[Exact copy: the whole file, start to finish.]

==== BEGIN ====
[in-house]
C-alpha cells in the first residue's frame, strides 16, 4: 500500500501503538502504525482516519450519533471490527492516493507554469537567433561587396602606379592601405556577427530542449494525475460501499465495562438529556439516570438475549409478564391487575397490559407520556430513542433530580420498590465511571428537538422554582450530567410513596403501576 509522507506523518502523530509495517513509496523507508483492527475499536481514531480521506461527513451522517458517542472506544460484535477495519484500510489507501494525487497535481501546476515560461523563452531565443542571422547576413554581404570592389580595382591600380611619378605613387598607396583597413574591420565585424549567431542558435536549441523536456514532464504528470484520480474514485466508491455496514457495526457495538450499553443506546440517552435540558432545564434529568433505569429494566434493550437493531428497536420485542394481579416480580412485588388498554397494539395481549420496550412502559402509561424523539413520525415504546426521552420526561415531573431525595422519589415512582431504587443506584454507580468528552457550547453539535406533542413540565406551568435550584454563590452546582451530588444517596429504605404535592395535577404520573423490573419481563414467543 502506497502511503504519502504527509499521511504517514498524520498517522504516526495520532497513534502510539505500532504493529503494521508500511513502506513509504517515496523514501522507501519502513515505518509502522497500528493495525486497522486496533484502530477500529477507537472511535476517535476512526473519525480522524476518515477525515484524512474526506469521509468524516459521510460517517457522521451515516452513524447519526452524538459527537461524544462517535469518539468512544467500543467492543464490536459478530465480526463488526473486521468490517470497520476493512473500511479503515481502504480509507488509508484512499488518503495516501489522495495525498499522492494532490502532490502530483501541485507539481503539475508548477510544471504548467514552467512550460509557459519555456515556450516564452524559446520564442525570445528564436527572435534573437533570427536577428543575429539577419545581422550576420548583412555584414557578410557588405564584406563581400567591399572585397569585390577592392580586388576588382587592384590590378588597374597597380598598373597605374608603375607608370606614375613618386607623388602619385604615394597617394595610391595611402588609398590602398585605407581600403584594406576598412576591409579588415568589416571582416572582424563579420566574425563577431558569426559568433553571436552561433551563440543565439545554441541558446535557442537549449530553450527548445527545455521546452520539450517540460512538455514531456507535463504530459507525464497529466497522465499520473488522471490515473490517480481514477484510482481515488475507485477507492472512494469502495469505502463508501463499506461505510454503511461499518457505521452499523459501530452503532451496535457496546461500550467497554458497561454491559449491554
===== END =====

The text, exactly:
[in-house]
C-alpha cells in the first residue's frame, strides 16, 4: 500500500501503538502504525482516519450519533471490527492516493507554469537567433561587396602606379592601405556577427530542449494525475460501499465495562438529556439516570438475549409478564391487575397490559407520556430513542433530580420498590465511571428537538422554582450530567410513596403501576 509522507506523518502523530509495517513509496523507508483492527475499536481514531480521506461527513451522517458517542472506544460484535477495519484500510489507501494525487497535481501546476515560461523563452531565443542571422547576413554581404570592389580595382591600380611619378605613387598607396583597413574591420565585424549567431542558435536549441523536456514532464504528470484520480474514485466508491455496514457495526457495538450499553443506546440517552435540558432545564434529568433505569429494566434493550437493531428497536420485542394481579416480580412485588388498554397494539395481549420496550412502559402509561424523539413520525415504546426521552420526561415531573431525595422519589415512582431504587443506584454507580468528552457550547453539535406533542413540565406551568435550584454563590452546582451530588444517596429504605404535592395535577404520573423490573419481563414467543 502506497502511503504519502504527509499521511504517514498524520498517522504516526495520532497513534502510539505500532504493529503494521508500511513502506513509504517515496523514501522507501519502513515505518509502522497500528493495525486497522486496533484502530477500529477507537472511535476517535476512526473519525480522524476518515477525515484524512474526506469521509468524516459521510460517517457522521451515516452513524447519526452524538459527537461524544462517535469518539468512544467500543467492543464490536459478530465480526463488526473486521468490517470497520476493512473500511479503515481502504480509507488509508484512499488518503495516501489522495495525498499522492494532490502532490502530483501541485507539481503539475508548477510544471504548467514552467512550460509557459519555456515556450516564452524559446520564442525570445528564436527572435534573437533570427536577428543575429539577419545581422550576420548583412555584414557578410557588405564584406563581400567591399572585397569585390577592392580586388576588382587592384590590378588597374597597380598598373597605374608603375607608370606614375613618386607623388602619385604615394597617394595610391595611402588609398590602398585605407581600403584594406576598412576591409579588415568589416571582416572582424563579420566574425563577431558569426559568433553571436552561433551563440543565439545554441541558446535557442537549449530553450527548445527545455521546452520539450517540460512538455514531456507535463504530459507525464497529466497522465499520473488522471490515473490517480481514477484510482481515488475507485477507492472512494469502495469505502463508501463499506461505510454503511461499518457505521452499523459501530452503532451496535457496546461500550467497554458497561454491559449491554